Fungi – Exploring the Garden

Mushrooms and fungi are becoming one of the biggest trends in recent years. I have been to numerous talks and shows where fungi was the main event. There are different types of mushrooms (the fruiting body of the fungus) and different types of fungi. Seeking and finding mushrooms can be one of the most rewarding things to do in the garden and woods.

You can find mushrooms year round. Yes, even in winter. Truffles for example, are eaten by a variety of animals besides humans, and if you search out animal dig holes in the winter, you may be able to find some unique fungi. In the warmer weather of November and December in Kansas (mid 40s) there are a variety of mushrooms which grow on rotting trees in the woods.

Some types of fungus are poisonous, so looking and not eating it the most important thing with fungi. If you are interested in foraging mushrooms, get a really good guide book or make friends with someone who has done regular foraging and knows which are edible.

Looking for Fungi

Where should you look? Anywhere. Types of fungi include molds (kitchen and garden), rusts (leaf surfaces), mildews (leaf surfaces), smuts (on seeds or grains), and mushrooms (everywhere outdoors). When you are looking for mushrooms, be prepared to find them anywhere. I will go over some interesting things you may see below. But there are 144,000 know species of mushrooms worldwide. And many of them are found on different continents.

In general, poisonous mushrooms are called toadstools. I think that may have come more from a storybook or fairy tale. But its not necessarily true. Toadstool refers to a capped mushroom where a toad actually sat by or on and ate flies that were attracted to the fungus. But there are not always poisonous.

When you are looking for mushrooms, seek out fallen logs, wet prairies or meadows, dense woods, and brush piles. Most fungi have a symbiotic or parasitic relationship with plants. Symbiotic means that they get sugars from the plant in exchange for nutrients. A parasitic relationship is one where the fungi attacks the host plant.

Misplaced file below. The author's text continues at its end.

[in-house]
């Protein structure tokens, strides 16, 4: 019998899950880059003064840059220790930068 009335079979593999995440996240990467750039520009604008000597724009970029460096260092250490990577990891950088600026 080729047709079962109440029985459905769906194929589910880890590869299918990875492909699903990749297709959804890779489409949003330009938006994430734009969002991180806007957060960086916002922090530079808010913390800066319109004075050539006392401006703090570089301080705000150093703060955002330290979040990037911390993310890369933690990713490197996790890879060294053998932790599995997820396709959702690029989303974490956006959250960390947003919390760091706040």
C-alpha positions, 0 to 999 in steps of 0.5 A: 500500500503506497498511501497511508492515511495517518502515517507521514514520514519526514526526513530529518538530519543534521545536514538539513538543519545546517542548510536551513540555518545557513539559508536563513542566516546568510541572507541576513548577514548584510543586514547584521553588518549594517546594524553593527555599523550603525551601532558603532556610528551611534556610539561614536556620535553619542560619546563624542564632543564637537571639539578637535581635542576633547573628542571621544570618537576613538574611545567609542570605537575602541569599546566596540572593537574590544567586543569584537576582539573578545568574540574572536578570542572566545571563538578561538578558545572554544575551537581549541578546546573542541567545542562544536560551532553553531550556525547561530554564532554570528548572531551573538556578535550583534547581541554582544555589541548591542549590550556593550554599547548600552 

Poisonous Fungi


A lot of the so-called poisonous mushrooms are actually only partly poisonous. Few are deadly, though there are some which can kill you in a variety of ways. When you are looking through a guidebook; if it has a deathly sounding name, then you probably should not consume it.

Some of the following mushrooms are toxic/poisonous if consumed. Do not eat anything without checking with an expert.

  • Destroying Angel
  • Funeral Bells
  • Death Caps
  • Amanitas
  • Fool’s Webcap
  • Deadly Webcap
  • Autumn Skullcap
  • Deadly Dapperling
  • Fly Agaric
  • Devil’s Bolete

That is enough for now. Many of the more toxic fungi do not have common names to warn you, just Scientific names.

Mushroom Names

Other mushrooms can have quite interesting names. It seems that if you can think it up, there is a mushroom to apply a name to.

  • Hotlips disco
  • Cramp Balls
  • Wolf’s Milk Slime Mold (not a true fungi)
  • Silky Piggyback
  • Old Man’s Beard
  • Hairy Curtain Crust
  • Veiled Lady
  • Devil’s Lipstick
  • Bleeding Tooth
  • Phantom Fungus
  • Carnival Candy Slime Mold (not a true fungus)
  • Hairy Rubber Cup

Finding Mushrooms in the Central Great Plains

Below are some of the mushrooms/slime molds which I have found while hiking in the Central Great Plains. After a recent conference with a fellow fungus lover, I was told they found 499 species of fungi at Indian Cave State Park in Southeast Nebraska in 2023. That is a lot!

Great Plains fungi
more Great Plains fungi
mushrooms of the Great Plains

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